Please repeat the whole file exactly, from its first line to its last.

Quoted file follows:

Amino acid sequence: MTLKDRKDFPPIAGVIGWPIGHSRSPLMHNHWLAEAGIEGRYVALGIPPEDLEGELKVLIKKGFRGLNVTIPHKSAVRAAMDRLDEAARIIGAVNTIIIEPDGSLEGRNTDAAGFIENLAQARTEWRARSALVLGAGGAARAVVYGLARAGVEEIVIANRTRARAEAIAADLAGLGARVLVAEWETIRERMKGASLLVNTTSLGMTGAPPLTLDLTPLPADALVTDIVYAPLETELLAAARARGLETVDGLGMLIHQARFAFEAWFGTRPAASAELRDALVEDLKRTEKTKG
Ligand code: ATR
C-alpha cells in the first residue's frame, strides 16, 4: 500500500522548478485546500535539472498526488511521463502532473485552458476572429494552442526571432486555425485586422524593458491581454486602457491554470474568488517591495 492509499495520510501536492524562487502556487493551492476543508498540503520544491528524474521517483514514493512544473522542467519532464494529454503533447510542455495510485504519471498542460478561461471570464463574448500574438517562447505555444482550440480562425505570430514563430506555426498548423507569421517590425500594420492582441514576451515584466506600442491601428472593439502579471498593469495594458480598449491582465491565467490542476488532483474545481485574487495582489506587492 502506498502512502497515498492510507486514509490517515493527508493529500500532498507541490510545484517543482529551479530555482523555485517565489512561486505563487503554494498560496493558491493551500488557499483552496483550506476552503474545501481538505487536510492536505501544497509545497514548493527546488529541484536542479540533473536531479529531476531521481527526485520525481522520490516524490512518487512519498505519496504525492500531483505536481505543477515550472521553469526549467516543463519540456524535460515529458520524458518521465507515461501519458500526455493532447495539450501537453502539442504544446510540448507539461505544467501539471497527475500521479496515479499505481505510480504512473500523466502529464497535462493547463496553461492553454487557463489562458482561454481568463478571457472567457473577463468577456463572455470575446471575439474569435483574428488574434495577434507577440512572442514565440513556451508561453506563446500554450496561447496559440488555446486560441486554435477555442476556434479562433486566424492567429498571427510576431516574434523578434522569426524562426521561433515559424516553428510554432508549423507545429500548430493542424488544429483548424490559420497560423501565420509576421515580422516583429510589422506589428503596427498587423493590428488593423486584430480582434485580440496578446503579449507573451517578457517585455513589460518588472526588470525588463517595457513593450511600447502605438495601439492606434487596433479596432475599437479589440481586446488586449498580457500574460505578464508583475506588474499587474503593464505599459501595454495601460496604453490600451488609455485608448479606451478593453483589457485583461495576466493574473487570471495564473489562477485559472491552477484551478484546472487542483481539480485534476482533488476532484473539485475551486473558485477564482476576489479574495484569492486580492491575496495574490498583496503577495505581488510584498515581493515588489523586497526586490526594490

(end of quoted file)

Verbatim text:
Amino acid sequence: MTLKDRKDFPPIAGVIGWPIGHSRSPLMHNHWLAEAGIEGRYVALGIPPEDLEGELKVLIKKGFRGLNVTIPHKSAVRAAMDRLDEAARIIGAVNTIIIEPDGSLEGRNTDAAGFIENLAQARTEWRARSALVLGAGGAARAVVYGLARAGVEEIVIANRTRARAEAIAADLAGLGARVLVAEWETIRERMKGASLLVNTTSLGMTGAPPLTLDLTPLPADALVTDIVYAPLETELLAAARARGLETVDGLGMLIHQARFAFEAWFGTRPAASAELRDALVEDLKRTEKTKG
Ligand code: ATR
C-alpha cells in the first residue's frame, strides 16, 4: 500500500522548478485546500535539472498526488511521463502532473485552458476572429494552442526571432486555425485586422524593458491581454486602457491554470474568488517591495 492509499495520510501536492524562487502556487493551492476543508498540503520544491528524474521517483514514493512544473522542467519532464494529454503533447510542455495510485504519471498542460478561461471570464463574448500574438517562447505555444482550440480562425505570430514563430506555426498548423507569421517590425500594420492582441514576451515584466506600442491601428472593439502579471498593469495594458480598449491582465491565467490542476488532483474545481485574487495582489506587492 502506498502512502497515498492510507486514509490517515493527508493529500500532498507541490510545484517543482529551479530555482523555485517565489512561486505563487503554494498560496493558491493551500488557499483552496483550506476552503474545501481538505487536510492536505501544497509545497514548493527546488529541484536542479540533473536531479529531476531521481527526485520525481522520490516524490512518487512519498505519496504525492500531483505536481505543477515550472521553469526549467516543463519540456524535460515529458520524458518521465507515461501519458500526455493532447495539450501537453502539442504544446510540448507539461505544467501539471497527475500521479496515479499505481505510480504512473500523466502529464497535462493547463496553461492553454487557463489562458482561454481568463478571457472567457473577463468577456463572455470575446471575439474569435483574428488574434495577434507577440512572442514565440513556451508561453506563446500554450496561447496559440488555446486560441486554435477555442476556434479562433486566424492567429498571427510576431516574434523578434522569426524562426521561433515559424516553428510554432508549423507545429500548430493542424488544429483548424490559420497560423501565420509576421515580422516583429510589422506589428503596427498587423493590428488593423486584430480582434485580440496578446503579449507573451517578457517585455513589460518588472526588470525588463517595457513593450511600447502605438495601439492606434487596433479596432475599437479589440481586446488586449498580457500574460505578464508583475506588474499587474503593464505599459501595454495601460496604453490600451488609455485608448479606451478593453483589457485583461495576466493574473487570471495564473489562477485559472491552477484551478484546472487542483481539480485534476482533488476532484473539485475551486473558485477564482476576489479574495484569492486580492491575496495574490498583496503577495505581488510584498515581493515588489523586497526586490526594490